Gold of a ripe oat straw, gold of a southwest moon,
Canada thistle blue and flimmering larkspur blue,
Tomatoes shining in the October sun with red hearts,
— Carl Sandburg, “Cornhuskers,” Falltime (1918)

I never had zucchini bread until last fall, but it was love at first sight. Zucchini and pumpkin are brothers.

Zucchini Bread

Though I’ve noticed many people seem to make bread to get rid of extra zucchini, I really just love the taste of zucchini bread! Despite being a summer squash it’s a perfect complement to fall recipes including butternut squash, stew, or turkey. And I appreciate any opportunity I have to combine cinnamon and cloves!

Everyone has their own taste as to how they like their quick bread – moist, nutty, rich, etc., but you want something that won’t dry out immediately. I have two recipes that I like to work with, the first one is a Betty Crocker zucchini bread (which can also easily serve as pumpkin bread by substituting 1 can of solid packed pumpkin for the zucchini), and the second one is a more adventurous recipe from 101 Cookbooks.

Zucchini Bread

Moist and Aromatic Zucchini Bread – Because For Ghost Baker, Fall is just Beginning:

You can find thousands of versions online and in cookbooks of certain dishes, so when I find two that I like I try to see how I can combine them and what I can learn from each. The Betty Crocker recipe is great because of its similarity to pumpkin bread, using cinnamon and cloves, and it’s versatility. However the cook time is a little off. I baked my loaves for 60 minutes as suggested and they came out just a little too done. 101 Cookbooks suggests slightly undercooking the loaves because they will continue to cook while cooling after being taken out of the oven. As with anything you bake, it’s always a good idea to keep an eye on things towards the end of the cook time (If you click on our Flickr photo stream, the first photo in the zucchini bread series is from the time I used just the 101 Cookbooks recipe; you’ll see it comes out dense and the cook time was perfect).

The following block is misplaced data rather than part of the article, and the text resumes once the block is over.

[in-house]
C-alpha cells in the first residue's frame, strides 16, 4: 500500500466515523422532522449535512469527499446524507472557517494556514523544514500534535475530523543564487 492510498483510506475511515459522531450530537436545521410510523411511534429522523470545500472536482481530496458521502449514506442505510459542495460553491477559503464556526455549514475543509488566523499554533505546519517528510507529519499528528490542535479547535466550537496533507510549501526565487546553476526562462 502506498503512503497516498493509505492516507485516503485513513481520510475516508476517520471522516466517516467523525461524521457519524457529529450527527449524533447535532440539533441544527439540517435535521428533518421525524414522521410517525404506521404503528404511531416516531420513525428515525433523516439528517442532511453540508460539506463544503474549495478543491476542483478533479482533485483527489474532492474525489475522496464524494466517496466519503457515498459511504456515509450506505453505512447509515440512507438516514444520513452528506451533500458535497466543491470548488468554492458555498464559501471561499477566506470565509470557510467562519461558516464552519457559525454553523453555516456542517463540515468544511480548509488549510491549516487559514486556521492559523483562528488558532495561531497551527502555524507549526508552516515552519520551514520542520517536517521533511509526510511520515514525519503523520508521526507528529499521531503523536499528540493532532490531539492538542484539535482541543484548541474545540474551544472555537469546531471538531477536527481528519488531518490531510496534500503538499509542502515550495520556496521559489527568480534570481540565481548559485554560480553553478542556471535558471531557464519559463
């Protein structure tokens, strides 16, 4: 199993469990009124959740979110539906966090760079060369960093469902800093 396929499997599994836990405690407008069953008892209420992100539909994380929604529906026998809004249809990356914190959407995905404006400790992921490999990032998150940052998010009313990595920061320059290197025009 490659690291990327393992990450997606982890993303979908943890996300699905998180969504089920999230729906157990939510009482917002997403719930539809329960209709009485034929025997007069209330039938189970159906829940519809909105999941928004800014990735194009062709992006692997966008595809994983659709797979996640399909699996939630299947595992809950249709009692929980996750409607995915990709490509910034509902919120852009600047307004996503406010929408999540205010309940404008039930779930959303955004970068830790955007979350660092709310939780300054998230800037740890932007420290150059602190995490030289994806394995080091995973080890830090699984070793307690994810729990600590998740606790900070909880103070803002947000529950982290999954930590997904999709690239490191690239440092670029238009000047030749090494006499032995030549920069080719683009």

I also like to grate my zucchini, including the skins, a little more finely. Make sure you drain them so that your loaves don’t get to watery. You want your batter to be relatively thick.

And if you think I enjoy Zucchini Bread, just wait for my Aunt Sue’s Pumpkin Bread recipe!

Zucchini Bread

Zucchini Loaves
adapted from Betty Crocker and 101 Cookbooks

3 cups grated zucchini, including skins
1 2/3 cups sugar
2/3 cup vegetable oil
2 teaspoons vanilla
4 large eggs
3 cups whole wheat flour
2 teaspoons baking soda
1 teaspoon salt
1 teaspoon ground cinnamon
1/2 teaspoon ground cloves
1/2 teaspoon ginger
1/2 teaspoon baking powder
1 1/2 cups coarsely chopped walnuts

Move oven rack to the low position so that tops of pans will be in the center of the oven. Preheat your oven to 350 F. Grease two 8×4 inch loaf pans and sprinkle lightly with flour.

In a large bowl, combine zucchini, sugar, oil, vanilla and eggs and mix. Stir in remaining ingredients leaving out nuts. Once incorporated, add the nuts leaving out a handful to be sprinkled on at the end – do not overmix your batter.

Divide the batter evenly between the two pans. Use a rubber spatula to level the batter. Sprinkle remaining nuts on top of the batter.

Bake for approximately 40-45 minutes. Cool 10 minutes in the pans on a wire rack. A toothpick inserted in the center should come out clean.

Loosen sides of the loaves from the pans and remove from pans, placing the loaves top side up on a wire rack. Cool completely, about 2 hours, before wrapping tightly (if you wrap your loaves before they cool completely, you’ll get mold!). After wrapping, store at room temperature up to 4 days, or refrigerate up to 10 days.

Prep: 15-20 minutes, Bake: 45 minutes, Cool: 2 hours
Makes 2 loaves, or about 24 slices each.